Your tenant moved out. Whether the departure from your rental property in Colorado went smoothly or otherwise, that transition means a bundle of work is around the corner.
It’s a mixed bag when dealing with your now-vacant property. Sometimes tenants do everything the right way, and the upkeep and cleaning is minimal to get it ready for the next renter. But sometimes repairs and extensive cleaning are needed. Sometimes there’s damage. Some tenants even leave behind some of their belongings. Sometimes it’s a combination of all these things.
If the property gets abandoned by your tenant, a lot of work can be on the horizon. From dealing with and disposing of trash, to trying to connect with the tenant to get their property returned, it can be an arduous process. But there are ways to make it seem less daunting.
Check out your lease. Does it outline what happens to any possessions left behind? Does it detail the expectations for the condition of the unit when they leave?
It’s also important to factor in the reason why the tenant left. If the lease simply ended and/or you followed the process of giving them a termination notice, it should give you some flexibility when dealing with belongings left behind.
If they’ve been evicted or simply vanished in the middle of the night, things can get a little sticky. Their property has to be dealt with differently than if the tenant simply decided to just move out.
Once the manner the tenant left is determined, make sure to inspect the entire property to find out if any discarded items remain in the unit. Different items have to be disposed of differently – as tenants have left behind anything from trash to bookshelves to small appliances, and even cars.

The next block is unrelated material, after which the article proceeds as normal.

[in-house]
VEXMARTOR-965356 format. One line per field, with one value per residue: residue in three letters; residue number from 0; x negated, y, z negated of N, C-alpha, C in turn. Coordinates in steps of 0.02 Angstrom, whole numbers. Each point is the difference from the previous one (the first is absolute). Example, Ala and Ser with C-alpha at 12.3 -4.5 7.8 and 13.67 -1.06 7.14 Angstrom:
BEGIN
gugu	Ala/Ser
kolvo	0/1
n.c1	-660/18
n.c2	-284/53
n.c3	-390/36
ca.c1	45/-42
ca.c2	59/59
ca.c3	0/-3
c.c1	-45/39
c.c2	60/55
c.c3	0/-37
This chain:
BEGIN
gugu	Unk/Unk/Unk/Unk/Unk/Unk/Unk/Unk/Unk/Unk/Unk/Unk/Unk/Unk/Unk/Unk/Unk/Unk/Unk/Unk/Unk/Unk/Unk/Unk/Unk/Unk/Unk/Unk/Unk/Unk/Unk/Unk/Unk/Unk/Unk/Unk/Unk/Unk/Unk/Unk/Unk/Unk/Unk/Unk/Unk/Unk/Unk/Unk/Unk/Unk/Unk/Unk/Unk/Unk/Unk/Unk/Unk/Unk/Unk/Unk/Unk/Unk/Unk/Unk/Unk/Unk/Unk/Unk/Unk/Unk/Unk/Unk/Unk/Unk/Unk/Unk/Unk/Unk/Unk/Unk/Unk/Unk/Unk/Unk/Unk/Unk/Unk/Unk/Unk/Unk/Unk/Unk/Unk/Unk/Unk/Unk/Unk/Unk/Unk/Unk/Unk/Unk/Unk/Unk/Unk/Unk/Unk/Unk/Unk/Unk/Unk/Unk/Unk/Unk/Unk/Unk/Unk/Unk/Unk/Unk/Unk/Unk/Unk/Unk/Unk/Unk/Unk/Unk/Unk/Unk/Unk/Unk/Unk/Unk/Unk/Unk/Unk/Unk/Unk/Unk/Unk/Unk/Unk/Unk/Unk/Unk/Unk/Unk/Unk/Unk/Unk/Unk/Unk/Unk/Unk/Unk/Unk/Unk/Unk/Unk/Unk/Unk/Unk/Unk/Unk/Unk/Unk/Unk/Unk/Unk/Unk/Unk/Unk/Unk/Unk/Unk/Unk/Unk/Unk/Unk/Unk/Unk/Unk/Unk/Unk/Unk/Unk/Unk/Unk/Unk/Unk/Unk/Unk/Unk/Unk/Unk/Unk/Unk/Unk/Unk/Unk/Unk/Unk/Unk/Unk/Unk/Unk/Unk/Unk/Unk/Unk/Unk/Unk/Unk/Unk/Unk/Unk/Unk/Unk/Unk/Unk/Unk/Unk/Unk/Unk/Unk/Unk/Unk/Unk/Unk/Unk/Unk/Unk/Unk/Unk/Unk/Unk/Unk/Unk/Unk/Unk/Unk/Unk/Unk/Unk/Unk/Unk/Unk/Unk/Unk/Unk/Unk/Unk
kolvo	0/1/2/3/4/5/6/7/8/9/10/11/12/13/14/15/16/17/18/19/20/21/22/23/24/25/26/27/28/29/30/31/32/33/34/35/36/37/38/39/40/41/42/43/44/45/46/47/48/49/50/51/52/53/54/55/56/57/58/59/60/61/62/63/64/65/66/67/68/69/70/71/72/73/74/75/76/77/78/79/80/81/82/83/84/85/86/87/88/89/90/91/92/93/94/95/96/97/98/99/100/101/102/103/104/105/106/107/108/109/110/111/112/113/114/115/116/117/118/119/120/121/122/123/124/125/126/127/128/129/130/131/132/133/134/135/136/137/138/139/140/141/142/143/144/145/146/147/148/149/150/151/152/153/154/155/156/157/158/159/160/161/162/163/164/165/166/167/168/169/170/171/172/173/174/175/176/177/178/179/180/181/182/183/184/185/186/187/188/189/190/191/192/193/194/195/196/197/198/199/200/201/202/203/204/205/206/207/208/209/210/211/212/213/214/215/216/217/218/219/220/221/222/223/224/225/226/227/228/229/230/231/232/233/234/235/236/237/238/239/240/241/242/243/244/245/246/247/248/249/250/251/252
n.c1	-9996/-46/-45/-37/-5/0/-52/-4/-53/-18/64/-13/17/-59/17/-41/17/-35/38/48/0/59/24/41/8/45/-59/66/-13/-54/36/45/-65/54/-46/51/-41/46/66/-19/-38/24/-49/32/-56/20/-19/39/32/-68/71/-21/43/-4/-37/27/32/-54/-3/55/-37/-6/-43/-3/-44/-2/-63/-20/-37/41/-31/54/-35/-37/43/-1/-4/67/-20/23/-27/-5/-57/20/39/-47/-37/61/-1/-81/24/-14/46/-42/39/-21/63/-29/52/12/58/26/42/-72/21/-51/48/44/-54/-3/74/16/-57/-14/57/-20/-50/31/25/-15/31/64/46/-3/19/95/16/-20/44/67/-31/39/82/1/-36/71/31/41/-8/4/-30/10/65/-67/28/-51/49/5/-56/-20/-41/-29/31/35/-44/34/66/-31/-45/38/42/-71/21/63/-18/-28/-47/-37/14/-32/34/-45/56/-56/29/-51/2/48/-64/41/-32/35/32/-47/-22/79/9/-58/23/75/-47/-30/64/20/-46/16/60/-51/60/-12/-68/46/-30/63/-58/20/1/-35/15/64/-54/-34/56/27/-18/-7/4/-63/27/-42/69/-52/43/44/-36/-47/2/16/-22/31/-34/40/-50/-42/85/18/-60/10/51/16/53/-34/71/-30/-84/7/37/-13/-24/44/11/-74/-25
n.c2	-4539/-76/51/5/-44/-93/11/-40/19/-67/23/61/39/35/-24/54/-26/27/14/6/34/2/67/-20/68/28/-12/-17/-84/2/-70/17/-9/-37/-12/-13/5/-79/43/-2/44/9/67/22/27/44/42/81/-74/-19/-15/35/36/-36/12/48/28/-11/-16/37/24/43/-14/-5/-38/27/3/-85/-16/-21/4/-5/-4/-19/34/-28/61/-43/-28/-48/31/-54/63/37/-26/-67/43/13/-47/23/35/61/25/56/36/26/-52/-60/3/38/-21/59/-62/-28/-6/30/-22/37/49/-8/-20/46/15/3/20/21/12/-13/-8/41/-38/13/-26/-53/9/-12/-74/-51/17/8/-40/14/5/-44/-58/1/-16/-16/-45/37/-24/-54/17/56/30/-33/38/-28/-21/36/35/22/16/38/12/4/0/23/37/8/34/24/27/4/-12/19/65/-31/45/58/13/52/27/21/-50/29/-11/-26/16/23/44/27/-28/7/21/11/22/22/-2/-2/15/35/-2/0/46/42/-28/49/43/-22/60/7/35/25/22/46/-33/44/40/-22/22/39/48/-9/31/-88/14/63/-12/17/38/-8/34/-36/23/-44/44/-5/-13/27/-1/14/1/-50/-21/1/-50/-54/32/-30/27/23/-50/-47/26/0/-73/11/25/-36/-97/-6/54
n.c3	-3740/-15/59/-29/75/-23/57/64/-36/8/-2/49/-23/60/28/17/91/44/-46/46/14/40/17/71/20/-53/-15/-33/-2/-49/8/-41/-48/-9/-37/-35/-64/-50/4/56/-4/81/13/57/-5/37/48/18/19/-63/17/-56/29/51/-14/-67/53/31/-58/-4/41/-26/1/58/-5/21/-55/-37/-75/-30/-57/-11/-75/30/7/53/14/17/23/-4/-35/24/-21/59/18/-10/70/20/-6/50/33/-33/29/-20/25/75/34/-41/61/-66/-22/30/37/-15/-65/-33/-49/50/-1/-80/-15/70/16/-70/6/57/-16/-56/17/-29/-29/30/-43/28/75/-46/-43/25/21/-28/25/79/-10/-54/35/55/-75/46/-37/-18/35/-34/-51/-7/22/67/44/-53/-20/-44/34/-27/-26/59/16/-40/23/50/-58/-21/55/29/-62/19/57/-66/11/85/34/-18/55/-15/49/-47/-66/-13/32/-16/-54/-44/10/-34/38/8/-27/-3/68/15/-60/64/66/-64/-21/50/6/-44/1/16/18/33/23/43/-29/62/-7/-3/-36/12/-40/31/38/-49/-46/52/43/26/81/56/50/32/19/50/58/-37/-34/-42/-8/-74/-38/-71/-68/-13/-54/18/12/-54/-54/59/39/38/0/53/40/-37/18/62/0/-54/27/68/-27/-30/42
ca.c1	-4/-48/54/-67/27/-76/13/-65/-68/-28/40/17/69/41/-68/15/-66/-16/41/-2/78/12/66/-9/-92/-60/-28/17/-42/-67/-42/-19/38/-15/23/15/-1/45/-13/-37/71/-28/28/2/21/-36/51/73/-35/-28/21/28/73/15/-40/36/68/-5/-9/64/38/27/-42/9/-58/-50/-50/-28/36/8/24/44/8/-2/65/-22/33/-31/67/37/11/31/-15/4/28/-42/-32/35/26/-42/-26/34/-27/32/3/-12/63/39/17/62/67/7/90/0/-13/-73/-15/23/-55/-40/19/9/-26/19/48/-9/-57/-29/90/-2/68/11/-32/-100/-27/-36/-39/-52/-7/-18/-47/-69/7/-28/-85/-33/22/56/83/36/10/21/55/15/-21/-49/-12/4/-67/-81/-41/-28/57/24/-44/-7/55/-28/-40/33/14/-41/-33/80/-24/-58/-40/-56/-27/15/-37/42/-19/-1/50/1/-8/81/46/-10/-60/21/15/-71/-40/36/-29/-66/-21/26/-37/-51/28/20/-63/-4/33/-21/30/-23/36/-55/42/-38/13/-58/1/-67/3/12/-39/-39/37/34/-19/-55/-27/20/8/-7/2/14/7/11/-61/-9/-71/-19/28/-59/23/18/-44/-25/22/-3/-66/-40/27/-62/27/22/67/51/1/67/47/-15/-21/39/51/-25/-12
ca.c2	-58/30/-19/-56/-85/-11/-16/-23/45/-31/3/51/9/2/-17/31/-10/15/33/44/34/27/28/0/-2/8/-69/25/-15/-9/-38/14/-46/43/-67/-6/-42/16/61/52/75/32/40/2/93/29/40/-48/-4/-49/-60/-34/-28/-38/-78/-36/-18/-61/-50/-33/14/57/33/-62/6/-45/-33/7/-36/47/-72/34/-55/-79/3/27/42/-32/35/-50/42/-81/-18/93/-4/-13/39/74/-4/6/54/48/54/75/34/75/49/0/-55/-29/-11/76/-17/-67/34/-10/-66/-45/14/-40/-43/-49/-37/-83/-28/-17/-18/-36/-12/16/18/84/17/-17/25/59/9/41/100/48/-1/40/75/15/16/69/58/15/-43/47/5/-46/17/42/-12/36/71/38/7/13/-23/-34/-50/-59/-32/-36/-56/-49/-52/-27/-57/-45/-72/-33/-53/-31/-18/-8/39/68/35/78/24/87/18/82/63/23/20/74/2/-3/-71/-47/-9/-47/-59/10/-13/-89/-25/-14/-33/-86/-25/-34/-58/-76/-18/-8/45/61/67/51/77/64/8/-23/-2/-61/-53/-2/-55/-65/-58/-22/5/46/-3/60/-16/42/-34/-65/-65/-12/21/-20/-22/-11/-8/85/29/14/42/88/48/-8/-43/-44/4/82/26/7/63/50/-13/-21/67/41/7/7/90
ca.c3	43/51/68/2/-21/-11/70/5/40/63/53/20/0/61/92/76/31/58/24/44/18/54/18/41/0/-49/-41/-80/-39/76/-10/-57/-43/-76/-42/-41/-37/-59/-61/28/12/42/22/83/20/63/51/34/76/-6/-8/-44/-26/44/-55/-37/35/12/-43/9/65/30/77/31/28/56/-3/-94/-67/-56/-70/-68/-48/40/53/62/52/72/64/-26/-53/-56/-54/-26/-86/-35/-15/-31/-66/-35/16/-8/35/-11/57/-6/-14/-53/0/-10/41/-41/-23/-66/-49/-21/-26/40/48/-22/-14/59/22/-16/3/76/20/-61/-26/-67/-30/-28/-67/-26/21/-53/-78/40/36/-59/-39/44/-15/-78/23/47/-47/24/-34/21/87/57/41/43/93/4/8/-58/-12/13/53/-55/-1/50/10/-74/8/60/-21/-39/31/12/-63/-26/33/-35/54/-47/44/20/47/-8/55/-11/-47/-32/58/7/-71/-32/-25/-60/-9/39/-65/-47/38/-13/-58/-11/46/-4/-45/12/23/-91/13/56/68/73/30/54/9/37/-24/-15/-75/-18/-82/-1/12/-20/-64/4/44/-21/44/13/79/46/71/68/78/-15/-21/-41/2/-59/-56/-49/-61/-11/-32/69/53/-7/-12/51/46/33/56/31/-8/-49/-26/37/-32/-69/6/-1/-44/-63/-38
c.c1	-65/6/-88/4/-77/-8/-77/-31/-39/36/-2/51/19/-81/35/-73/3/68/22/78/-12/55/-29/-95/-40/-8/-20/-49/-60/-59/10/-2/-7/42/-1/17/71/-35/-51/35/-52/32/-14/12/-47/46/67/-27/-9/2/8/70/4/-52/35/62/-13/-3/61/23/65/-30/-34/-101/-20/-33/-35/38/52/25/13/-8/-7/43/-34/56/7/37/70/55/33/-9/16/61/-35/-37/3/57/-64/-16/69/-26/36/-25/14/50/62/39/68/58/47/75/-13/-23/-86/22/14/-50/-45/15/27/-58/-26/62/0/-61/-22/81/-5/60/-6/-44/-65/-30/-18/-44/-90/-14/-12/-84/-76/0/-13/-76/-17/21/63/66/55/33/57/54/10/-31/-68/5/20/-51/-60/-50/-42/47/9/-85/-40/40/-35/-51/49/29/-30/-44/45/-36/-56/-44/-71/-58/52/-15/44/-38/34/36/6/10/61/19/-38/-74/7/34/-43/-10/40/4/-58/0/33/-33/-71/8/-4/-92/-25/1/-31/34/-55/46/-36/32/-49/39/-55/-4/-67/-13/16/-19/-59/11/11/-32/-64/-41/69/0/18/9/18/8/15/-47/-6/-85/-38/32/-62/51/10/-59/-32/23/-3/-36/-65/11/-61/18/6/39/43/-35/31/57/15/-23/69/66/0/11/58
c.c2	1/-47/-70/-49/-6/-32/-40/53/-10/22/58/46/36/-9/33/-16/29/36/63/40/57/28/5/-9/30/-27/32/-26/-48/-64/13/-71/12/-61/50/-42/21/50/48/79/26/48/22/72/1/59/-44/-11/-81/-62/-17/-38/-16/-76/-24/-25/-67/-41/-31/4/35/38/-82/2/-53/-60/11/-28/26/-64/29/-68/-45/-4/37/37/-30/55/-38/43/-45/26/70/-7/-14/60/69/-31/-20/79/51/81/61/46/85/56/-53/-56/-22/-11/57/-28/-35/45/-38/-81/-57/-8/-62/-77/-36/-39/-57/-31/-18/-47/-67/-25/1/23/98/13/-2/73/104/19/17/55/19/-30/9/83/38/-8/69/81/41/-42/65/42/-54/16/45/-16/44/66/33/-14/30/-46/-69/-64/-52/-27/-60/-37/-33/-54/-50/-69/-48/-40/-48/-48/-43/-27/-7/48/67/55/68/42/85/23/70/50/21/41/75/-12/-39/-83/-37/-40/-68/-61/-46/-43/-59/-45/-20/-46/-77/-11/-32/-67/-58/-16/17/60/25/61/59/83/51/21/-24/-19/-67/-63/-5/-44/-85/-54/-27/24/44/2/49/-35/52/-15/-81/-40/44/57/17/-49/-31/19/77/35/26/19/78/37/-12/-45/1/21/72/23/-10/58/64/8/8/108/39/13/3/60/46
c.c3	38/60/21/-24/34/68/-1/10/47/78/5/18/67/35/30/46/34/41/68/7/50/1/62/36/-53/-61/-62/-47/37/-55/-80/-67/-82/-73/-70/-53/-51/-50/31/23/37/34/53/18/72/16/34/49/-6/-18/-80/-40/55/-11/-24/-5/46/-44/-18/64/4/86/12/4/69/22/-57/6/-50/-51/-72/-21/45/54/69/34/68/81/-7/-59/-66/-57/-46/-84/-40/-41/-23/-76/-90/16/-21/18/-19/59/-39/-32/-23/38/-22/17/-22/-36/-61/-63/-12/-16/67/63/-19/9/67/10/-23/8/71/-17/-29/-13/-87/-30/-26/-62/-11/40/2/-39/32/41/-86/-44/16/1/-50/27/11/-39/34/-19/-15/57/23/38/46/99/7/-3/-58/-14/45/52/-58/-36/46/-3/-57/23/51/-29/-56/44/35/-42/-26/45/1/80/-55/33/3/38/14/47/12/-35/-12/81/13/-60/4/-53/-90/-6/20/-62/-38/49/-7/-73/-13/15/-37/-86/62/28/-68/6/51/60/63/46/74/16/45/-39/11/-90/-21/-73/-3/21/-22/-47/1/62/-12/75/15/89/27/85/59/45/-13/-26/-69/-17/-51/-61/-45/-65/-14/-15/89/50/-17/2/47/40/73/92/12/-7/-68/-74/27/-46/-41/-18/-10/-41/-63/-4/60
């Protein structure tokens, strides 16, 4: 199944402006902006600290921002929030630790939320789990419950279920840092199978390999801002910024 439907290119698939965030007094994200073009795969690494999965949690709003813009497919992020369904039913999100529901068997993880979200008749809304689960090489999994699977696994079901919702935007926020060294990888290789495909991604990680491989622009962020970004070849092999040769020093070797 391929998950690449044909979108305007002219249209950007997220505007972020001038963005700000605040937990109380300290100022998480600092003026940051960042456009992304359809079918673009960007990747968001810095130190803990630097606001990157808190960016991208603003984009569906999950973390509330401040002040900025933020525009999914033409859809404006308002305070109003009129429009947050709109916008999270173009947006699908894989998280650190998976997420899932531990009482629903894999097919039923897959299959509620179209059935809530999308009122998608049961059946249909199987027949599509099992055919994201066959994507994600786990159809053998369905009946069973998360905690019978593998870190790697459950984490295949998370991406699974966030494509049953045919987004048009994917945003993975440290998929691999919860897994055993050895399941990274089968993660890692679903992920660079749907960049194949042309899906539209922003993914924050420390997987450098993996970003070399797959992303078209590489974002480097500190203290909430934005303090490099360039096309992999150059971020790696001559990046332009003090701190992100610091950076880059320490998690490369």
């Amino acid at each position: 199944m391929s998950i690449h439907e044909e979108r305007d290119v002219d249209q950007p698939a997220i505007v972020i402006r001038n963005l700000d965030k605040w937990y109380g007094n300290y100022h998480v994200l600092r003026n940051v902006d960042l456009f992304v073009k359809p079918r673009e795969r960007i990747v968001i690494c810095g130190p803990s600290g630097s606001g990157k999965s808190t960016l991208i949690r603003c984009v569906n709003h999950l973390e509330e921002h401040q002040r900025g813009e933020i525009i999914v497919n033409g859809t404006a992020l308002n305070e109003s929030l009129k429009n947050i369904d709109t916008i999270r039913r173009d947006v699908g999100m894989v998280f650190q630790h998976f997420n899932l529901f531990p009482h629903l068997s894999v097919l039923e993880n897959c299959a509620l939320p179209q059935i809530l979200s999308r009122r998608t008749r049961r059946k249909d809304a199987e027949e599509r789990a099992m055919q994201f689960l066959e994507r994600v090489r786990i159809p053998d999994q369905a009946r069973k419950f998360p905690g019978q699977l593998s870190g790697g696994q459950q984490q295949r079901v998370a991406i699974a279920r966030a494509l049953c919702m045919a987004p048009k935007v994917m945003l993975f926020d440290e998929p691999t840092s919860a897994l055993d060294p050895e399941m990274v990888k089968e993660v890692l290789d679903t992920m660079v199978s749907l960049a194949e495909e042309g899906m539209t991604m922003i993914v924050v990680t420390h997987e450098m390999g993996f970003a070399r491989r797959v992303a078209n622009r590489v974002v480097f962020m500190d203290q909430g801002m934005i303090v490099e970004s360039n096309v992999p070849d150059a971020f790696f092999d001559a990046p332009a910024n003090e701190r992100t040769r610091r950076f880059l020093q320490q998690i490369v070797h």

Make sure to detail what has been left behind, and make sure to store it properly, if necessary. Contact the tenant and remind them of the deadline, as outlined by your lease. If they claim the property, great. If not, make sure to dispose it accordingly with your area’s laws and regulations.
That’s where it’s important to talk to your property manager in Highlands Ranch. They know the rules on how to deal with these things, and they should have protections in place – such as an abandoned property clause – inside the lease itself.
Property managers in Colorado are well versed in dealing with tenant turnover. They usually take on the burden of all the work involved with tenants moving out. If a move-out is difficult – whether because of a bunch of trash left behind, or you’re dealing with an eviction – a property management company will deal with it.
Also, property managers in Highlands Ranch, Littleton, Denver – or where ever your property is located – know all of the laws associated with properties being abandoned by tenants. It helps to have an expert on the subject in your corner.
For more info about topic, or with any other questions about property management in Highlands Ranch – get in touch with Jim Shonts at PMI Elevation today.